We also learned that Te Maro was the first Māori to be killed by a gun and Tupaia and him never got to meet. - Stella Z

On this trip, Māhutonga Matariki learnt more about our Polynesian ancestors who were very intelligent navigators. They used the stars to sail around the biggest ocean… the Pacific! They used big waka hourua - double hulled waka - which we got to make. That was really interesting. We also learnt about a very special type of fabric or paper that Māori and other Polynesians appreciate. It's amazing to know that the knowledge at Pātaka connected with ours at Whetūkairangi. - Gina L

Friday, 8 November 2019

Whānau Day- Term 4 (Nic, Helen and James' Group)

Whanau day is an opportunity for children to work in groups from all three areas of the school as well as working with their siblings. We work in different spaces around the school and often with different teachers. It is a great way to explore different parts of the school and make connections with new people.

In Nicola, Helen and James' group we were thinking about being optimistic and having resilience to overcome negative thoughts and emotions. 

We made resilience dolls/ monsters/ pixies. When we have negative the dolls/ monsters/ pixies can help us to remember that good things are happening too. We made these to help us to be optimistic.

Whānau Day Term 4 - Character Strengths (Nik & Carl)

On our Term 4 Whānau Day each group came together to look at character strengths.

Nik & Carl's group thought about perspective. How can we use our Character Strengths to show empathy to others? We think that this is made easier by putting ourselves in other people's shoes.

First, we watched the The True Story of the Three Little Pigs. Hearing this famous story from the wolf's perspective got us thinking! Maybe people who we think are 'bad' could just be misunderstood?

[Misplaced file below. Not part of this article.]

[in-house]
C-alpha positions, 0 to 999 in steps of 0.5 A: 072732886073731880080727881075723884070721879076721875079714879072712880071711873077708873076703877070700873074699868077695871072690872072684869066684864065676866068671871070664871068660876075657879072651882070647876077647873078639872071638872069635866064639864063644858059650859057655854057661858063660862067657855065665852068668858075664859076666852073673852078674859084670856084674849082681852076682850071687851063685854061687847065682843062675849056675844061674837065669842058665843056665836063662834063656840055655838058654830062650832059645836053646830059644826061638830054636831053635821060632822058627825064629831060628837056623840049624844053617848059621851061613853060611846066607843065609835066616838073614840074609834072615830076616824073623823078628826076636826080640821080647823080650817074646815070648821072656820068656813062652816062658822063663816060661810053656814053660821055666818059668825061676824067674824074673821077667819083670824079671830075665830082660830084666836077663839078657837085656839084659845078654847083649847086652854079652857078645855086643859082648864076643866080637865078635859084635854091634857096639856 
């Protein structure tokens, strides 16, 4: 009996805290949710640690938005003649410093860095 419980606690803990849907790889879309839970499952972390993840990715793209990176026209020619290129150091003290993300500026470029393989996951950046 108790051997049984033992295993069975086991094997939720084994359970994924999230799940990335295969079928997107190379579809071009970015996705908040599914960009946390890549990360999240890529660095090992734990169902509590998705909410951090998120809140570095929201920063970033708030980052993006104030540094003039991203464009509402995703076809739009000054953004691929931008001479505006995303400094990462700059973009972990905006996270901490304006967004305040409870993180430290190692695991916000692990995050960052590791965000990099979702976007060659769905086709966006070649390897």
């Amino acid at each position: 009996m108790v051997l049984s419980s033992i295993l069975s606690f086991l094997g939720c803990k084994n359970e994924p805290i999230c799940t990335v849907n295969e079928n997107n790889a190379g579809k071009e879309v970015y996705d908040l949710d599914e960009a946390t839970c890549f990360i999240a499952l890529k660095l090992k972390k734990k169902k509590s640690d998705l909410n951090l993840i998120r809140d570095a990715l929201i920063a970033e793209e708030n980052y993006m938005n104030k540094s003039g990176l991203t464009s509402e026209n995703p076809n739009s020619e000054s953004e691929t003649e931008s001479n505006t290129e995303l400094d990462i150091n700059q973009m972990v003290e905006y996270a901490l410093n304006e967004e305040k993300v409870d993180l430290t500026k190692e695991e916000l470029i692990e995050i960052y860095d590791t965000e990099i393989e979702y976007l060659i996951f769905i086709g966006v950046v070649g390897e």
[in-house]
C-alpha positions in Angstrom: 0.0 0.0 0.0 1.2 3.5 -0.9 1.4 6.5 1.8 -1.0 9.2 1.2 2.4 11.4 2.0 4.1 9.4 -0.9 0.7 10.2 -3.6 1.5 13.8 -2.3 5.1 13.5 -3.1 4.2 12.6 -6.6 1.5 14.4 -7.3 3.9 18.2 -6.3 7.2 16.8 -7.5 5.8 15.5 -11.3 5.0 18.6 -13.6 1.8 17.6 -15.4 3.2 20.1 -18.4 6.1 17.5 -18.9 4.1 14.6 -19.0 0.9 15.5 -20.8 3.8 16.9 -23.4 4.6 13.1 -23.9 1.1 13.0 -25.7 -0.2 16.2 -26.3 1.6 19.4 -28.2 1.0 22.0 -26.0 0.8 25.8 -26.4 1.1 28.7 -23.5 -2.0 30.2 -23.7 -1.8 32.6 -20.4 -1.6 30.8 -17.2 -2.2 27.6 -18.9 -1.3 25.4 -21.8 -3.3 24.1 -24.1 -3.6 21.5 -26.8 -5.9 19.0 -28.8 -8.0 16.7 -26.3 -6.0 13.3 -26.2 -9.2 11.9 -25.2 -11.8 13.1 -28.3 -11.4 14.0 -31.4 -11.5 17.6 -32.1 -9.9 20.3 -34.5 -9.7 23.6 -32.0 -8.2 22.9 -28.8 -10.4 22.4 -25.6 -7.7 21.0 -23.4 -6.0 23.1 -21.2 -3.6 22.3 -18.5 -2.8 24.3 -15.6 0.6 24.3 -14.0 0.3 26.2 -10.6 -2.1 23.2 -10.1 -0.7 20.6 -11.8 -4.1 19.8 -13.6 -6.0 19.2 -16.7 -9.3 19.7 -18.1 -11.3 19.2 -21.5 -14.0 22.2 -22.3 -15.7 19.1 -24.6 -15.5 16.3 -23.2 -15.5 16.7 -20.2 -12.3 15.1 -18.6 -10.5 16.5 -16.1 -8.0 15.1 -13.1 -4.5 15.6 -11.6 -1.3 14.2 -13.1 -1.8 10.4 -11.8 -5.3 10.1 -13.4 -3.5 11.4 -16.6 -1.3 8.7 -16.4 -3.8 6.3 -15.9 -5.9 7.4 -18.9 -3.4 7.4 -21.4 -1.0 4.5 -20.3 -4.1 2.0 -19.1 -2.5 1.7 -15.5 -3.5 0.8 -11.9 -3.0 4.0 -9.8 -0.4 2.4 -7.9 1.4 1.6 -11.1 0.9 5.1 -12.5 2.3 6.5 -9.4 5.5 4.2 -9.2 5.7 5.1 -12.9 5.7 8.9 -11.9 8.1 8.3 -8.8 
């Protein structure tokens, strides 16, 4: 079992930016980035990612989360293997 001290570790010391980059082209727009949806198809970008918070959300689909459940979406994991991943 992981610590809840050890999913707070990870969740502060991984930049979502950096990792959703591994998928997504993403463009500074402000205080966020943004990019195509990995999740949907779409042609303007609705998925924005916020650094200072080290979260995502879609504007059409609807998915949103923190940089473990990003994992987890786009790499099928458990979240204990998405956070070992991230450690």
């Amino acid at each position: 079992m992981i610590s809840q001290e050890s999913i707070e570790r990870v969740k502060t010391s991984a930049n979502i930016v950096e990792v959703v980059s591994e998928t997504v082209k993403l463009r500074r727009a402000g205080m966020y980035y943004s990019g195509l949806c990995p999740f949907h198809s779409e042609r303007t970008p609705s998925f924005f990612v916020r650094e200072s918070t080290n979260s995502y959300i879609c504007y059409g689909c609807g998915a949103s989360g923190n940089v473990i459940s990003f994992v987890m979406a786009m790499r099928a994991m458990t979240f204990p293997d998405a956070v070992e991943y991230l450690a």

We discussed how we could use the Character Strength of Hope to help someone feeling down on themselves - as the wolf had been when everyone painted him as the bad guy. 

Then we did a bus-stop style activity where we did the same with the strengths of Gratitude, Bravery, Humour and Kindness.

This was a great chance for our seniors to show some leadership, helping their Tautoru and Autahi whānau to share their thoughts.

To finish off, we completed our own hope jar inspired by the BFG. In this we put some of our hopes for the future.

Thursday, 7 November 2019

Eastern Zones Athletics

Worser Bay students were well represented at Eastern Zones Athletics. Every single person demonstrated grit by being brave, being thoughtful, showing perseverance, showing resilience and being passionate!

We LOVE how our students have been working on their Positive Health along with their Positive Accomplishment. 

Sophie: I took part in the relay. There were 5 of us and we all ran 80m. Before the race I felt nervous and excited. I felt like I needed to use a lot of zest. 

Georgia: I felt like I wasn’t my normal self on the way to Eastern Zones. I felt like I didn’t know how I could do it. When I was running I didn’t think I would make it to the end. I did. 

Alex: I had a good day. I took part in the relays. I was nervous at the start. Some people thought I got disqualified as it took ages to pass the baton. I accidentally went into the wrong lane at the end.

Sitara: I felt excited and nervous. My goal was to do my best and I did.

Anastasiya: I felt really nervous at the sprints because there were tons of other girls and there was lots and lots of people watching.

Tuesday, 5 November 2019

Ngā Whetū - Whaia Ngā Whetū

In Jenny's basegroup we have been looking at the stars and their significance to Māori.